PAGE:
We are entering an age of science where are starting to do some pretty incredible things in the health field. Genetics is a field where a scientific renaissance is taking place. We are starting to be able to fine tune our diet like never before with genetic data through the study of nutrigenomics, or how diet influences our genome.
Have you ever wondered why one diet works for one, but not for another? Or why population studies on certain diets are continually conflicting? It is because we are all individually unique in our requirements and sensitivities. The most accurate way to understand this is through genetics.
As some of you know, I have a genetic nutrition practice called Nutrition Genome. I take the raw genetic data file from 23andme.com and analyze almost 100 SNPs (single nucleotide polymorphisms) that have been found to be the most clinically relevant in studies. With this information, you can see where certain vitamins, compounds and minerals may be higher, which chemicals you are most sensitive to and therefore should make a larger effort to avoid (like pesticides, polycystic aromatic hydrocarbons in grains and vegetable oils or benzene), and what foods you want to focus on. Finding these things out help your body run at its highest genetic and biochemical level for power, strength, endurance, and efficiency.
How Genetics Can Improve Your Athletic Performance
I was listening to a podcast on sports nutrition and genetics while doing a long drive this past week. They were talking about how certain protocols work wonderfully for certain athletes, while others are non-responders and wished they knew why. We are starting to find out that the reason can be explained by many of these SNPs, which encode for enzymes that have vitamin and mineral requirements. Certain variants in these SNPs may increase the need of folate or magnesium to normalize enzymatic speed, and therefore optimal physiological function.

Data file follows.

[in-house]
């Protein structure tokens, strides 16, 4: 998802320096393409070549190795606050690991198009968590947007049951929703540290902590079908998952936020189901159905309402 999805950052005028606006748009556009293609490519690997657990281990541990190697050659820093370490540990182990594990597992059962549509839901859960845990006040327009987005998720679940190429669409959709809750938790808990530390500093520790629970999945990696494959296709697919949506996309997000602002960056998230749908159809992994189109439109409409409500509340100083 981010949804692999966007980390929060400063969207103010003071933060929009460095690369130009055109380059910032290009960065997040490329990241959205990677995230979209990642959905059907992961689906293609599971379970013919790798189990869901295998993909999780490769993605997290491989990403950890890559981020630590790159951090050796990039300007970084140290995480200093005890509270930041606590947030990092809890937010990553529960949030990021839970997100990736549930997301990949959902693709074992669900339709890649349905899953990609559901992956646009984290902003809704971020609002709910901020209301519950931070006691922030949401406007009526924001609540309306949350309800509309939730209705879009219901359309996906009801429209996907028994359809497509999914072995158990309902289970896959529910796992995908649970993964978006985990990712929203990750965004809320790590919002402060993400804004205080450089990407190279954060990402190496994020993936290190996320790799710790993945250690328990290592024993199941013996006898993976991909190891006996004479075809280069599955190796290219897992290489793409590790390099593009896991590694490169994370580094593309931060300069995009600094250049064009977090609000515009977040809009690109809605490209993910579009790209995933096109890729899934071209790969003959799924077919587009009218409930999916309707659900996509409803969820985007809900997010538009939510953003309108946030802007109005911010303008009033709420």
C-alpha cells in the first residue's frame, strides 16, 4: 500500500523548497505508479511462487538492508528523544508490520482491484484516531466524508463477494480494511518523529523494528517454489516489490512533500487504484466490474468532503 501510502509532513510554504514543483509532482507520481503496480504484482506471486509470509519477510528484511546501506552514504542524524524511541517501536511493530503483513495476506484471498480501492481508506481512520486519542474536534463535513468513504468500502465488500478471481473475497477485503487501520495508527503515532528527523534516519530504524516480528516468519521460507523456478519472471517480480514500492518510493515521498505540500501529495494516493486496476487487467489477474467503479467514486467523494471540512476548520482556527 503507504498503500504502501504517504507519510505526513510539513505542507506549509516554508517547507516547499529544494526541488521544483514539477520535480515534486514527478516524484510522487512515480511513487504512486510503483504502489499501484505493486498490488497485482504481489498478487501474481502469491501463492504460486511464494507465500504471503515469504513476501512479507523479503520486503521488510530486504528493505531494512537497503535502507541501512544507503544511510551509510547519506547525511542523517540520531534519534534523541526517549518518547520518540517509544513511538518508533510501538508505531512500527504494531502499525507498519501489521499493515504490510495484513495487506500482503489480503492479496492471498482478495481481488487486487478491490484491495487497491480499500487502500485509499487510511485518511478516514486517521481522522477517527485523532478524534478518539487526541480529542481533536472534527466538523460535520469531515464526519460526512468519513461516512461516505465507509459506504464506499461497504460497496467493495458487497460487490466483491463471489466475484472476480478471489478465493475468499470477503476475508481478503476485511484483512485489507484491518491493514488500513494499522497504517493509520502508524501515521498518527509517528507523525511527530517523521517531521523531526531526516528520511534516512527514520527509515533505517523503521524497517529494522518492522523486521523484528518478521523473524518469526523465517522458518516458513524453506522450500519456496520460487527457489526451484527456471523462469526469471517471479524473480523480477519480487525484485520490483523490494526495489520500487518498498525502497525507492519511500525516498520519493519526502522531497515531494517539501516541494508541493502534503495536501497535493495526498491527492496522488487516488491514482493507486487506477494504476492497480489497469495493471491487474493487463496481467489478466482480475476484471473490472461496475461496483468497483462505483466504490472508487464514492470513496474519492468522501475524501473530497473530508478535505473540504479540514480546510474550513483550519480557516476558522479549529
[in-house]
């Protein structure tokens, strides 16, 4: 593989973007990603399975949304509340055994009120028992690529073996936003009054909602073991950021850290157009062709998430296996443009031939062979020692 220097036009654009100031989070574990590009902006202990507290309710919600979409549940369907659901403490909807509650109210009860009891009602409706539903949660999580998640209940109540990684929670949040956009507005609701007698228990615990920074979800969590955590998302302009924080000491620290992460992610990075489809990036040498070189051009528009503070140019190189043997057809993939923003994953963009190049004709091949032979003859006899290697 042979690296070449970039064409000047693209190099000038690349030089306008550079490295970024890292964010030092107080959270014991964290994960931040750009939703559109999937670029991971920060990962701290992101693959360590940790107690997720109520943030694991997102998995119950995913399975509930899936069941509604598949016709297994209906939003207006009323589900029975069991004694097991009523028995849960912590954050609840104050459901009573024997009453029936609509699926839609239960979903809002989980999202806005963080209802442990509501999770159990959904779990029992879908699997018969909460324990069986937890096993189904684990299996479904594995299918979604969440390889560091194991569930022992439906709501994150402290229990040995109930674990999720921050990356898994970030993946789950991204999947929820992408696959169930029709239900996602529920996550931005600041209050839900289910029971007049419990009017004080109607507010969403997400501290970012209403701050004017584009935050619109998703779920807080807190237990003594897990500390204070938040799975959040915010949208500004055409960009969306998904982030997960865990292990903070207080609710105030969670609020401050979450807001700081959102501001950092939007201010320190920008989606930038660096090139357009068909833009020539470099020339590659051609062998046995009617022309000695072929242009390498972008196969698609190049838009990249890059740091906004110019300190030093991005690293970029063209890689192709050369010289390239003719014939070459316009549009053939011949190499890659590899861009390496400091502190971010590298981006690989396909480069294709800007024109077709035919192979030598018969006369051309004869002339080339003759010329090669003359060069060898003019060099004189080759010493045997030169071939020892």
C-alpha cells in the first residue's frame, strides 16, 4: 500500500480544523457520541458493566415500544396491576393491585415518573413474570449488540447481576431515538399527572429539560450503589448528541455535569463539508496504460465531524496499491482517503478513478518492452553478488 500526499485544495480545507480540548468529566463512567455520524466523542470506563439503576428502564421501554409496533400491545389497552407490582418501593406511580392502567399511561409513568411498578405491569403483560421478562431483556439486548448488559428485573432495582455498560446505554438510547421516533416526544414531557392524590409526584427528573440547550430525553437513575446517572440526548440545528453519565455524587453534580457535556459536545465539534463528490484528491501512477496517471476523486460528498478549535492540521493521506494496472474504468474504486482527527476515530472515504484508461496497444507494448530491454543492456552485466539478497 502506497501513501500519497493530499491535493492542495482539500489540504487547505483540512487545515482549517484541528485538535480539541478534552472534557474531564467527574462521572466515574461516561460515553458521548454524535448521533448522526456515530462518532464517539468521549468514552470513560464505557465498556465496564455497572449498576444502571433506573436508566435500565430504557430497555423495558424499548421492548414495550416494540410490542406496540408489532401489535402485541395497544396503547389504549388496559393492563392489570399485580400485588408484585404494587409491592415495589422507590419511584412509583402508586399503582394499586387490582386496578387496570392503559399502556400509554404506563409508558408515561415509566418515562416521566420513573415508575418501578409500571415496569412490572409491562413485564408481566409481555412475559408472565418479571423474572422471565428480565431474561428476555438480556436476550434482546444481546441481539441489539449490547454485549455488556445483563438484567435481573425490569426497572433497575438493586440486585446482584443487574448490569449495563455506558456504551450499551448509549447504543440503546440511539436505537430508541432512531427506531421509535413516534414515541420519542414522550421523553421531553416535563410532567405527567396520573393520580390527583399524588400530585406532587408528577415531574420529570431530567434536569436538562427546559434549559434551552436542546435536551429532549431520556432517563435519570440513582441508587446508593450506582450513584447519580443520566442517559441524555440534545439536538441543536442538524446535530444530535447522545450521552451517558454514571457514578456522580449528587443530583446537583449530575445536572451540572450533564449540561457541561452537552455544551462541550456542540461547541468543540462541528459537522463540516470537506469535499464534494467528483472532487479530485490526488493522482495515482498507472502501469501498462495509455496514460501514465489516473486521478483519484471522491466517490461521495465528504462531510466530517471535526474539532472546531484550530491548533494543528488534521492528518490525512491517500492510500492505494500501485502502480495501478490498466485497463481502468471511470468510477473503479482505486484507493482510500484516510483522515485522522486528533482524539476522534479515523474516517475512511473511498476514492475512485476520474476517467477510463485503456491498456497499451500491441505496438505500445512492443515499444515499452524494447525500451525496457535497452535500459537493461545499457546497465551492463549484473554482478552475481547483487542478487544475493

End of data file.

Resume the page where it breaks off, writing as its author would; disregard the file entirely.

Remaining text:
When we review studies, we need to pay as much attention to those that had zero effect as much as those that had an overwhelmingly positive response. If we can understand why then we can adjust their protocol. For example, genetic testing can reveal the following:
- Do you have a naturally lower VO2 max and need additional nutritional support to increase it?
- Are you more prone to muscle and ligament tears, requiring higher precursors to collagen production?
- Are you more sensitive to pesticides, and therefore more prone to microbiome and testosterone or estrogen disruption?
- If you are male, do you need higher amounts of testosterone precursors? If female, dietary strategies to increase progesterone and lower excess estrogen?
- Will supplemental creatine work for you? GAMT is a gene that converts SAMe and other cofactors into creatine, needed for muscle strength. If someone is already producing enough creatine, taking more supplemental creatine most likely will not increase strength.
- Do you experience longer recovery times? Is it actually more anti-inflammatory support that you need for recovery, not more protein?
- How do you respond to caffeine? Caffeine in coffee may help focus and performance in one while it may increase anxiety, cardiovascular risk and lower bone mass in another.
- Do you require higher amounts of B12, folate, B6 and choline for the methylation cycle that takes places a billion times a second in every cell in your body? This understanding can make a huge difference keeping inflammation down.
What is so incredible about this tool is that we are finally able to understand more about why population studies in nutrition are constantly conflicting. You can fine-tune every part of your biochemistry for more energy, strength, power and endurance by understanding where your higher needs are, and potential sensitivities lie. Genetics enables us to move into the world of personalized medicine, where we can focus on the individual and move away from sweeping generalized recommendations.
Genetics and Your VO2 Max